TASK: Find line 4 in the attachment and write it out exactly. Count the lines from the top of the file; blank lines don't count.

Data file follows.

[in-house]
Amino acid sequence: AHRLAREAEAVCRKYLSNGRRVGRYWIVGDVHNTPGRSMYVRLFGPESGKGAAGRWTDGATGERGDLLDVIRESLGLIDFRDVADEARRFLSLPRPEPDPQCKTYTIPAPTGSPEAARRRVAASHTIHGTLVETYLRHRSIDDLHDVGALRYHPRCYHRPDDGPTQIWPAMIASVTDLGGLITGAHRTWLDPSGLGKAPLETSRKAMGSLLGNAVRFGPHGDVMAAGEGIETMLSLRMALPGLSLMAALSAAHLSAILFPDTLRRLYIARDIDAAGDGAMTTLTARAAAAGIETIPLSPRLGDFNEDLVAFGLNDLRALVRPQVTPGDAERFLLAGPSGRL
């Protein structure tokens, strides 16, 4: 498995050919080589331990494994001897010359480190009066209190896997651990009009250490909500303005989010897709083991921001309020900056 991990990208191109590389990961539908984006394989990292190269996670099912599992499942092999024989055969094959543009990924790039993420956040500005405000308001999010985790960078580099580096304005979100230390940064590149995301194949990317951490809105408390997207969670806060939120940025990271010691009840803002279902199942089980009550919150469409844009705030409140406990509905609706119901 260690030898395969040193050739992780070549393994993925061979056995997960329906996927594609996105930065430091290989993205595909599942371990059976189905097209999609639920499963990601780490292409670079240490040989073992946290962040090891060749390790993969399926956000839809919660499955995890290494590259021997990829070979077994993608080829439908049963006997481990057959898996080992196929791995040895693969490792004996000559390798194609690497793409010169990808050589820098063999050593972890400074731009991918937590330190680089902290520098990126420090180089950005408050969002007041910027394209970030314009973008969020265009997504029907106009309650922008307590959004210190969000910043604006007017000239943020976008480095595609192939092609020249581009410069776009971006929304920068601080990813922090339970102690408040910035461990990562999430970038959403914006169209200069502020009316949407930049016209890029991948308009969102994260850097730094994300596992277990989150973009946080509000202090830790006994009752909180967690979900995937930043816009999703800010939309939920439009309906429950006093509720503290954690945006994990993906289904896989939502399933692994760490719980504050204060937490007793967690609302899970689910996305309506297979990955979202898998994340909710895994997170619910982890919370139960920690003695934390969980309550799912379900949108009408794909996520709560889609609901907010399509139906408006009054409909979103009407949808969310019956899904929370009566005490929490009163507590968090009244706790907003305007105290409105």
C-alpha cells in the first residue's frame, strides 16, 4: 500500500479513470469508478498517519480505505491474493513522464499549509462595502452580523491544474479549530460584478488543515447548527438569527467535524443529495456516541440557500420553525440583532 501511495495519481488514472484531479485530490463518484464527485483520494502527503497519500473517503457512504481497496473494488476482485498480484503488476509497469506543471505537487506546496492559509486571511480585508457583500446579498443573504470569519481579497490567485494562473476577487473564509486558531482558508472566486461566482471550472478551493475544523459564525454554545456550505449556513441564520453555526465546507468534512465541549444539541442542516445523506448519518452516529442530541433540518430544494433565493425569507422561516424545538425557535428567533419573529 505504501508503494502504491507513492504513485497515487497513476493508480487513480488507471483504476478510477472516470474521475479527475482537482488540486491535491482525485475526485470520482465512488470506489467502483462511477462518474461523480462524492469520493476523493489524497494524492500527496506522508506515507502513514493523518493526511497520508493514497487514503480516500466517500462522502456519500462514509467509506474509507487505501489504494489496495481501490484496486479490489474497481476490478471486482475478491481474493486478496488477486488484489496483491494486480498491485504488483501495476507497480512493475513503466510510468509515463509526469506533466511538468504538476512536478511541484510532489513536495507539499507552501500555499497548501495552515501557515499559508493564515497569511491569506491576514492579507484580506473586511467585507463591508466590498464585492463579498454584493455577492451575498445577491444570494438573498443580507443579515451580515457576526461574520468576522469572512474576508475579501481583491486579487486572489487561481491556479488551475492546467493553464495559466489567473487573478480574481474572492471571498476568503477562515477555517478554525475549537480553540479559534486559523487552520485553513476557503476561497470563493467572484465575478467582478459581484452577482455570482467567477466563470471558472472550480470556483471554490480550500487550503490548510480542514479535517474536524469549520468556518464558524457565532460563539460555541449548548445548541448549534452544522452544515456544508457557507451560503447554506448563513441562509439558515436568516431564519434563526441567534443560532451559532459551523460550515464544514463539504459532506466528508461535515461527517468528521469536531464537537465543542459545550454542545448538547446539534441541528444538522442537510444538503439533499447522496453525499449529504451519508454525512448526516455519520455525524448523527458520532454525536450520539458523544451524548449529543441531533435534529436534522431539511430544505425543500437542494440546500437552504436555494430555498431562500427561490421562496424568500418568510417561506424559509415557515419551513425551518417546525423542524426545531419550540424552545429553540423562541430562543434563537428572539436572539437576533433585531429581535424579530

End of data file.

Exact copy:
C-alpha cells in the first residue's frame, strides 16, 4: 500500500479513470469508478498517519480505505491474493513522464499549509462595502452580523491544474479549530460584478488543515447548527438569527467535524443529495456516541440557500420553525440583532 501511495495519481488514472484531479485530490463518484464527485483520494502527503497519500473517503457512504481497496473494488476482485498480484503488476509497469506543471505537487506546496492559509486571511480585508457583500446579498443573504470569519481579497490567485494562473476577487473564509486558531482558508472566486461566482471550472478551493475544523459564525454554545456550505449556513441564520453555526465546507468534512465541549444539541442542516445523506448519518452516529442530541433540518430544494433565493425569507422561516424545538425557535428567533419573529 505504501508503494502504491507513492504513485497515487497513476493508480487513480488507471483504476478510477472516470474521475479527475482537482488540486491535491482525485475526485470520482465512488470506489467502483462511477462518474461523480462524492469520493476523493489524497494524492500527496506522508506515507502513514493523518493526511497520508493514497487514503480516500466517500462522502456519500462514509467509506474509507487505501489504494489496495481501490484496486479490489474497481476490478471486482475478491481474493486478496488477486488484489496483491494486480498491485504488483501495476507497480512493475513503466510510468509515463509526469506533466511538468504538476512536478511541484510532489513536495507539499507552501500555499497548501495552515501557515499559508493564515497569511491569506491576514492579507484580506473586511467585507463591508466590498464585492463579498454584493455577492451575498445577491444570494438573498443580507443579515451580515457576526461574520468576522469572512474576508475579501481583491486579487486572489487561481491556479488551475492546467493553464495559466489567473487573478480574481474572492471571498476568503477562515477555517478554525475549537480553540479559534486559523487552520485553513476557503476561497470563493467572484465575478467582478459581484452577482455570482467567477466563470471558472472550480470556483471554490480550500487550503490548510480542514479535517474536524469549520468556518464558524457565532460563539460555541449548548445548541448549534452544522452544515456544508457557507451560503447554506448563513441562509439558515436568516431564519434563526441567534443560532451559532459551523460550515464544514463539504459532506466528508461535515461527517468528521469536531464537537465543542459545550454542545448538547446539534441541528444538522442537510444538503439533499447522496453525499449529504451519508454525512448526516455519520455525524448523527458520532454525536450520539458523544451524548449529543441531533435534529436534522431539511430544505425543500437542494440546500437552504436555494430555498431562500427561490421562496424568500418568510417561506424559509415557515419551513425551518417546525423542524426545531419550540424552545429553540423562541430562543434563537428572539436572539437576533433585531429581535424579530